Lifestyle should decide choice of career, not Purpose and definitely not Passion

Wait! What? If this is your reaction to reading the headline, please read on. If not, this article is a waste of your time. 

"Follow your passion" is an oft-heard bit of career advice that is wrong in so many different ways. Words like passion, purpose are bandied about meaninglessly. I struggled to define these words for my career. In this blog, I will try to explain these words, debate if they can help you make fulfilling career choices, and suggest an approach that might help. - that's the engineer in me talking. I will also talk about my mantra that has defined my career choices. You can decide if it is too shallow or, as they say in Singapore, too "Chim"- meaning profound.

Let's begin by trying to understand the difference between purpose and passion. 

I didn't have a passion. I enjoyed playing basketball but was never an ardent fan. I liked reading Western pulp fiction but wasn't passionate about it. I felt comforted by the fact that 8 out of 10 people either do not have a passion or have too many. 

How does passion relate to work? Can one be passionate about a job? I didn't start my first job on an oil rig because I was passionate about it. Passion dies very quickly when you burn in the intense heat radiating from the steel structure surrounding you. It did pay well. More on that later.

Passion has many nuances. It is emotional and gives you joy. It is all about "me"- a selfish motive. What you are passionate about can change over time. 

More importantly, it can be developed. Stanford scholars like Carol Dweck say that a growth mindset is an enabler to developing your passion. If you are open to learning, an interest can be developed into something useful that can energize you. 

Till I got to Stanford, a couple of years ago, I wasn't thinking of purpose. Then I discovered that having a purpose was one of the secrets to a long and happy life. Boy, was I bummed!

Did I have a purpose? What is a purpose? 

Harvard researchers define it as "a self-organizing life aim that stimulates goals." 

Another definition is "an abiding intention to achieve a long-term goal that is both personally meaningful and makes a positive mark on the world." 

The way I look at it is "doing something for others that is emotionally satisfying to yourself." Unlike passion, which is only about "me," purpose is about others. Like passion, purpose can also change over time. 

How does all this affect choice of career?

Would you choose a career based on your purpose?

Probably. Studies done in graduating cohorts have shown that the alignment of a corporate mission with personal purpose was an essential criterion in selecting the company. If your purpose is to eradicate poverty, a bank is the wrong place to join. The primary purpose of a capitalist company is to make profits. Anything else is PR speak. Oxfam International would be the place to join if you're going to do that. Purpose-driven companies are usually NGOs or, in recent times, social ventures.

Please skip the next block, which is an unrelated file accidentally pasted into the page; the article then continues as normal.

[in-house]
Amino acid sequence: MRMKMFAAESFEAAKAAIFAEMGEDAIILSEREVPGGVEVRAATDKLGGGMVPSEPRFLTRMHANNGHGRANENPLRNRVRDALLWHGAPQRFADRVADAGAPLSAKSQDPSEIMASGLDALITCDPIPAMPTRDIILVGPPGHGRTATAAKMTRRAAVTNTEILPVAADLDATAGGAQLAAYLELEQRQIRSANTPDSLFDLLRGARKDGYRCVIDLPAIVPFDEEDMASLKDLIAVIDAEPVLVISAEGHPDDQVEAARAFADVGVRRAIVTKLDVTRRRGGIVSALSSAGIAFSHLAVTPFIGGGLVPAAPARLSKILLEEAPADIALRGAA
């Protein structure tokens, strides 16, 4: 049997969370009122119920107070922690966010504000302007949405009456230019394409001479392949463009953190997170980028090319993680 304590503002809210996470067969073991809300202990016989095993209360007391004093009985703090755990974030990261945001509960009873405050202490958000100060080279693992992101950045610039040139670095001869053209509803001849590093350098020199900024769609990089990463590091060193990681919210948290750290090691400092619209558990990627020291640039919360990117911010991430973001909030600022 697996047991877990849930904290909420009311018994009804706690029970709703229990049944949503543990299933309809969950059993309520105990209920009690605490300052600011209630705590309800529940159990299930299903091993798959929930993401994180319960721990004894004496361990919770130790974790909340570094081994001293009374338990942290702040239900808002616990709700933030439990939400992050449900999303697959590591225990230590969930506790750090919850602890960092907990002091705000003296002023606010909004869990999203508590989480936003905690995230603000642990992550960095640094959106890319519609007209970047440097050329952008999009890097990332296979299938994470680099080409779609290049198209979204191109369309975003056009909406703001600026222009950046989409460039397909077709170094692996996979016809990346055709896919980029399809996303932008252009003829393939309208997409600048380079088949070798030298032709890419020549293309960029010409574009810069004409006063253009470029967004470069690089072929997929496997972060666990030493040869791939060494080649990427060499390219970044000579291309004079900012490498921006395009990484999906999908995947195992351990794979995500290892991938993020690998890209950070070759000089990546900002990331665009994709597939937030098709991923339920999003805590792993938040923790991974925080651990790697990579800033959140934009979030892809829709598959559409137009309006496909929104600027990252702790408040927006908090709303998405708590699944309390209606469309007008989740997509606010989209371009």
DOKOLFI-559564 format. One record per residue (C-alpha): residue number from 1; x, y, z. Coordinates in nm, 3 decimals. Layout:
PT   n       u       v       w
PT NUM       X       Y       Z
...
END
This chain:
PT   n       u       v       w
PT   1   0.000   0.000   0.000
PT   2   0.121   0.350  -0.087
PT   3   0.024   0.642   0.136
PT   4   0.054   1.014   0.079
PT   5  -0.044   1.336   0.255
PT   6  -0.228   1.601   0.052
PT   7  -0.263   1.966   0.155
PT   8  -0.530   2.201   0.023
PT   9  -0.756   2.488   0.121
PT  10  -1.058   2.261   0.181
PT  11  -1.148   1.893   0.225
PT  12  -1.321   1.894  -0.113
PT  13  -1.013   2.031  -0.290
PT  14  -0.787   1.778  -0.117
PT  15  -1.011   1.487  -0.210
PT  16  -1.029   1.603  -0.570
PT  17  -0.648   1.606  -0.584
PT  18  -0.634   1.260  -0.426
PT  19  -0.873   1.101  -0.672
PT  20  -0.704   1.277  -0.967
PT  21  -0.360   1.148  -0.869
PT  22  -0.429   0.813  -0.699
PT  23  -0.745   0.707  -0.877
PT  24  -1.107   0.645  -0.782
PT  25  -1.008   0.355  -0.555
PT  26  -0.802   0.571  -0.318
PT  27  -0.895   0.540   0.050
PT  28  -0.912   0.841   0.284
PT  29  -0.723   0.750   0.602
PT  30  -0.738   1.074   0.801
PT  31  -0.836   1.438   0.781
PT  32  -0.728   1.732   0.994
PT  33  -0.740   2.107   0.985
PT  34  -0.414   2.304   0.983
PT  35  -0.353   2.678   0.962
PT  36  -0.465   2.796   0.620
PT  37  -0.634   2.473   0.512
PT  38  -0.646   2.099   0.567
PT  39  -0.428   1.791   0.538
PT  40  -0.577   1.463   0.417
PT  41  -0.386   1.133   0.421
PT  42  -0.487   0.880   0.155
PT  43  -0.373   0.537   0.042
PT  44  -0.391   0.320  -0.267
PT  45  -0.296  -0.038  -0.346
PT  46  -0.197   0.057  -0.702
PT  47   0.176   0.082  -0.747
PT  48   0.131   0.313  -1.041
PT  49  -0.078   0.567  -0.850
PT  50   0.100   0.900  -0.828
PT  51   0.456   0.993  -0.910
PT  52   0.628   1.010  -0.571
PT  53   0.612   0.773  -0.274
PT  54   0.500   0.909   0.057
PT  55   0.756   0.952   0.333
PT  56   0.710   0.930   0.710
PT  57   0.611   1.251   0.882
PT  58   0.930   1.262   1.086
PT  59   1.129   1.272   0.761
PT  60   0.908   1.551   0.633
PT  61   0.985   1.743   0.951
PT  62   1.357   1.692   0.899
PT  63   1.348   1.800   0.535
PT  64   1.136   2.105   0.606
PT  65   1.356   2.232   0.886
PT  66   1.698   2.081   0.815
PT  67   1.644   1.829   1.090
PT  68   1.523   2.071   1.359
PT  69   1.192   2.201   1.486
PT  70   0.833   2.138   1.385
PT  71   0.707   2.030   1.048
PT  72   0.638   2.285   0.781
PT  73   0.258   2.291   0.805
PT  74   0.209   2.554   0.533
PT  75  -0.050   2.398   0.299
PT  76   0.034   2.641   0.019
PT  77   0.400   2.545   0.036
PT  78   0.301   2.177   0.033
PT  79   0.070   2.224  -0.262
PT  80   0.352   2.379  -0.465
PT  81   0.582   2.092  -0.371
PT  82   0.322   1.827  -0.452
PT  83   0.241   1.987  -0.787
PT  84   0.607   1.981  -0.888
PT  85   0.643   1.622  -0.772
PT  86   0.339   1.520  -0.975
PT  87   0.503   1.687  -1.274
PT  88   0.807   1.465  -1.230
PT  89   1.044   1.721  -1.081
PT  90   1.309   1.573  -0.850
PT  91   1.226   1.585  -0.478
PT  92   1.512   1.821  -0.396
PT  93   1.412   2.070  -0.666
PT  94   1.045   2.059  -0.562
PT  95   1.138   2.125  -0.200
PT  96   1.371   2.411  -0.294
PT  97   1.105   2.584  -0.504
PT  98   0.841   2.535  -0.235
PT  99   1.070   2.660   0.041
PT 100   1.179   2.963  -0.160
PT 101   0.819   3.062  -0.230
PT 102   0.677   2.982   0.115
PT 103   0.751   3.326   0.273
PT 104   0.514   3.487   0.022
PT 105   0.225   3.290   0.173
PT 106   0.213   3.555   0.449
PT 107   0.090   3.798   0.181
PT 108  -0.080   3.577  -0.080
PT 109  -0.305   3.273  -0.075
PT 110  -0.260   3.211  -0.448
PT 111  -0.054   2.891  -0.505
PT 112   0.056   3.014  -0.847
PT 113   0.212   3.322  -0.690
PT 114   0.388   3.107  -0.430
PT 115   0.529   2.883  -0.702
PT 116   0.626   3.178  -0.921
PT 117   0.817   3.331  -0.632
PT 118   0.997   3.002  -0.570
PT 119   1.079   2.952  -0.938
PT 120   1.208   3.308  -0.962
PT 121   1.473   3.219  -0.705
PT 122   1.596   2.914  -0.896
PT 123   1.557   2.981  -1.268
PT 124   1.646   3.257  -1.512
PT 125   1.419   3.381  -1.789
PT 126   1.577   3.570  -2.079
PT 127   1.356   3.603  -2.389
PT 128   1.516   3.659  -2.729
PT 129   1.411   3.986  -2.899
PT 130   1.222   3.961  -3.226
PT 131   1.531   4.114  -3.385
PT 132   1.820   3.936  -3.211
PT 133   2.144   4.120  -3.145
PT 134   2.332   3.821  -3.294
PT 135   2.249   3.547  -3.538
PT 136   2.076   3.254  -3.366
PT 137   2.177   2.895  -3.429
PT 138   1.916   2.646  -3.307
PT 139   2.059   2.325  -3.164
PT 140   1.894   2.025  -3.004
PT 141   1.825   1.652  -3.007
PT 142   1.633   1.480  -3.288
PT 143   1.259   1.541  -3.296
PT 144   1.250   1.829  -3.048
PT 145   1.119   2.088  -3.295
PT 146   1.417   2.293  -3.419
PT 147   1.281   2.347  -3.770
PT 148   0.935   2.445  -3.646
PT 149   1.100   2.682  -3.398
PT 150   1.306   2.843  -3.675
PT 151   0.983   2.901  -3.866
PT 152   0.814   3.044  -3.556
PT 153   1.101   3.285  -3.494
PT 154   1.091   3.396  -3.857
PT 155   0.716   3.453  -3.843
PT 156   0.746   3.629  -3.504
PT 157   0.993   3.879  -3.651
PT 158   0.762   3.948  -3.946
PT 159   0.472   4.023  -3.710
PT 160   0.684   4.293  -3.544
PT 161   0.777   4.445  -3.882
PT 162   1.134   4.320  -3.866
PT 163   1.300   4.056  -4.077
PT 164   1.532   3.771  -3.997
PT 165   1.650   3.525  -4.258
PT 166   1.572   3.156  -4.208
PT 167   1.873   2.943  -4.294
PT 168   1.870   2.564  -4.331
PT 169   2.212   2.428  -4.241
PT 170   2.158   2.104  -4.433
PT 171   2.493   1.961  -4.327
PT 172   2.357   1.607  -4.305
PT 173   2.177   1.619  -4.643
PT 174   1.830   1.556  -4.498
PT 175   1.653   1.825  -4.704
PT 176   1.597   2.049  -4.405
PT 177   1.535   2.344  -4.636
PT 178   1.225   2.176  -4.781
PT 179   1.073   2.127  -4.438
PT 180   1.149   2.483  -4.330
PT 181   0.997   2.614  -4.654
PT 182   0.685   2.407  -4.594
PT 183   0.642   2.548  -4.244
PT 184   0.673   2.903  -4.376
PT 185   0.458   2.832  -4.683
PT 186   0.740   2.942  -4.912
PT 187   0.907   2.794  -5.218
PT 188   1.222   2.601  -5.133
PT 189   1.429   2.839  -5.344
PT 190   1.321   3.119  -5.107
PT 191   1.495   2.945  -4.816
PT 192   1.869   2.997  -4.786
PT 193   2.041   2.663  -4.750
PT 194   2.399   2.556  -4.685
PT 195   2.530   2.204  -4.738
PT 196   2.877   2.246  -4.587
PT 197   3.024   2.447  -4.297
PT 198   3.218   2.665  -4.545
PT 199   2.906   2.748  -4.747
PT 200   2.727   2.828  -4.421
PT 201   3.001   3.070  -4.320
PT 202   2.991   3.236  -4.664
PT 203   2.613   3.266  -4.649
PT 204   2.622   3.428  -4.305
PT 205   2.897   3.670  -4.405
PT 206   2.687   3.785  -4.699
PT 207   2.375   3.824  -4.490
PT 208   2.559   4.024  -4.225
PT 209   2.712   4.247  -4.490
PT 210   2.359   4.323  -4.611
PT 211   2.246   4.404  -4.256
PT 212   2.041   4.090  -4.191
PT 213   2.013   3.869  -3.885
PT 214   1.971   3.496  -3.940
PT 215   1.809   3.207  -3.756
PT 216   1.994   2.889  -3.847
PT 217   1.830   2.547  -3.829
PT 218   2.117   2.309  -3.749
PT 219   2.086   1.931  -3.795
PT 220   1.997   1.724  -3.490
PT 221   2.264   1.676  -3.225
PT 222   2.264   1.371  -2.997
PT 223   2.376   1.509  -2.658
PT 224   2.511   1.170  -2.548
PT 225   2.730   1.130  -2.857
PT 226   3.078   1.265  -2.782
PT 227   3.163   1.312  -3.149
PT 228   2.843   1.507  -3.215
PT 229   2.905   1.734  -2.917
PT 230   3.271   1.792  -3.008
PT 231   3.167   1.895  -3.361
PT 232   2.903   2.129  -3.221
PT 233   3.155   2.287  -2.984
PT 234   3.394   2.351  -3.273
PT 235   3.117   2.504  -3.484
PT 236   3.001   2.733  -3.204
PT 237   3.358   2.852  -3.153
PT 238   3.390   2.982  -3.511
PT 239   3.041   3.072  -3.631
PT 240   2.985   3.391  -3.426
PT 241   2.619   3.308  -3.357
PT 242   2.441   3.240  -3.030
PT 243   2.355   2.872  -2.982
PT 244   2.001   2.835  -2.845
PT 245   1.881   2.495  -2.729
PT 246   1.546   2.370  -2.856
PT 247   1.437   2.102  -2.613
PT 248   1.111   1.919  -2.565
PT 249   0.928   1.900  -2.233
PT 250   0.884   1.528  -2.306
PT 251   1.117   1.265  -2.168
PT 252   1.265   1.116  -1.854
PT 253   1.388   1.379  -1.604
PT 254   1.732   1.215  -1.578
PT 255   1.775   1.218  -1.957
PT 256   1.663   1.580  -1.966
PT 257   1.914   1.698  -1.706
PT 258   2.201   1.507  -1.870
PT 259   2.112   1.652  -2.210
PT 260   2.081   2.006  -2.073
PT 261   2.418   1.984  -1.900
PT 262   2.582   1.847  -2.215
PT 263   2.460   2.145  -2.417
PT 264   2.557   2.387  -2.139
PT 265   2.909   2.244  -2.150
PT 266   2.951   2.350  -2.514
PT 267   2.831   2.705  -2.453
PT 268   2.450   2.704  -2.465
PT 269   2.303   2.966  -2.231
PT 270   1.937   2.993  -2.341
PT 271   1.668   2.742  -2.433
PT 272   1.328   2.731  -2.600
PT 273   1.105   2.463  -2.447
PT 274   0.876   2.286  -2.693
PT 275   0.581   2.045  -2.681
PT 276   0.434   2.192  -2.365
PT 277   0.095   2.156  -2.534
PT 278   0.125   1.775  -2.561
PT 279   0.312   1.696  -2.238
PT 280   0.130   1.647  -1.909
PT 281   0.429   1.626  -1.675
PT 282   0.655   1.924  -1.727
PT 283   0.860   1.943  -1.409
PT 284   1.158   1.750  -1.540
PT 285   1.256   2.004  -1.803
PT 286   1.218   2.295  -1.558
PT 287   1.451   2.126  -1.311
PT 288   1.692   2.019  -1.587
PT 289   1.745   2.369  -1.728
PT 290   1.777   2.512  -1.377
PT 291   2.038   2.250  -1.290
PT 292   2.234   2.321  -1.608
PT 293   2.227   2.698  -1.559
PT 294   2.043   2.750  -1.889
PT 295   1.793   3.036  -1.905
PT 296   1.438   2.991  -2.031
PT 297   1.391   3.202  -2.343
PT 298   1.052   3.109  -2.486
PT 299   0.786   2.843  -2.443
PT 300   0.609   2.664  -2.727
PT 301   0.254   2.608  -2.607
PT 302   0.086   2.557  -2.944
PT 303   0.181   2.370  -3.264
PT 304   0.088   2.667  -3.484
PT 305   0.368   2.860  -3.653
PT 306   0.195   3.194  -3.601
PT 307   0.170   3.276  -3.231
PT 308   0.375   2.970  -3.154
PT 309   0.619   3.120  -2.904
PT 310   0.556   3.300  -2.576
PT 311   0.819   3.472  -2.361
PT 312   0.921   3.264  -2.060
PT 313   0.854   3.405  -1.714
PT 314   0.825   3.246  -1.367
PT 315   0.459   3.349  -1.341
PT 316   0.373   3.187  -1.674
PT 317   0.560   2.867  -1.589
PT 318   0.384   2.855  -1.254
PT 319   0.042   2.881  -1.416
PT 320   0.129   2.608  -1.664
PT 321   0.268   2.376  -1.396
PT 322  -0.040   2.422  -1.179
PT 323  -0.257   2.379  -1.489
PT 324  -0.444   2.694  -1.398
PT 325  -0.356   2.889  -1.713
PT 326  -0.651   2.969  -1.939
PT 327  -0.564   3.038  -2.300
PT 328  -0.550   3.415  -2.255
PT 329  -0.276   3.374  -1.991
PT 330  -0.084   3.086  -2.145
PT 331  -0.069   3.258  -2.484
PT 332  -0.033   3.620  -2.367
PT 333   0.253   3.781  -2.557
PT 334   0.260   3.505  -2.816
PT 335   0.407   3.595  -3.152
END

Would you choose a career that reflects your passion? 

No. This option is available only to a fortunate few. Top sports stars or savant musicians are definitely passionate, but they are also excellent at what they do. Steve Jobs did not make a career out of his passion. He was never passionate about computers. Unless passion translates into excellence, a career based on it is not a viable choice. 

I would advocate two approaches to choosing a career. 

1. Lifestyle selection- Imagine your lifestyle at the end of next year. Some questions to answer to determine your lifestyle would be:

  1. What material benefits are you looking for? - house, car, etc..
  2. What kind of restaurants do you want to visit?
  3. How many holiday trips do you want to take every year, and where?
  4. How much control over your schedule do you want? What's your work-life balance?
  5. How would others perceive you?
  6. Are you planning to start a family? 
  7. What does your social life look like?
  8. How much do you want to save?

Imagine slumming it out in a village in rural India to teach kids Math and English. If you like that life, then go for the NGO that is doing this. 

But, if your imaginary lifestyle is staying in a nice apartment, driving a nice car, and visiting fancy restaurants, I suggest you pick a career and a job that pays well. 

2. Product-market fit. I use this term when I am mentoring start-ups. It applies to career choices as well. Think of yourself as a product or a brand. This product has features - your skills, your values, your achievements- in short, your brand statement. The next step is to find out which industry and job will benefit from your product features. If the fit is great, you have started well. If you are an introvert who loves numbers and has killer analytical skills, a role in data analytics is a great fit. A sales and marketing career is not.

I chose the lifestyle approach to make my career choices. My mantra is, "I will live a comfortable life on my own terms." That's how I ended up on an oil rig earning a significant chunk of change in those days. I could have tried to indulge my passion and play pro basketball, but it was India, and nobody plays pro there. It wouldn't have given me the lifestyle I wanted. 

Very few people can convert their passion into excellence and become rich and/or famous. The lucky minority that knows their purpose have found a way to align their lifestyle expectations and skills around it. Most of us have to put our passion aside and pick one of the two approaches to choose a career. Unless you want to stay with your parents for the rest of your life. 


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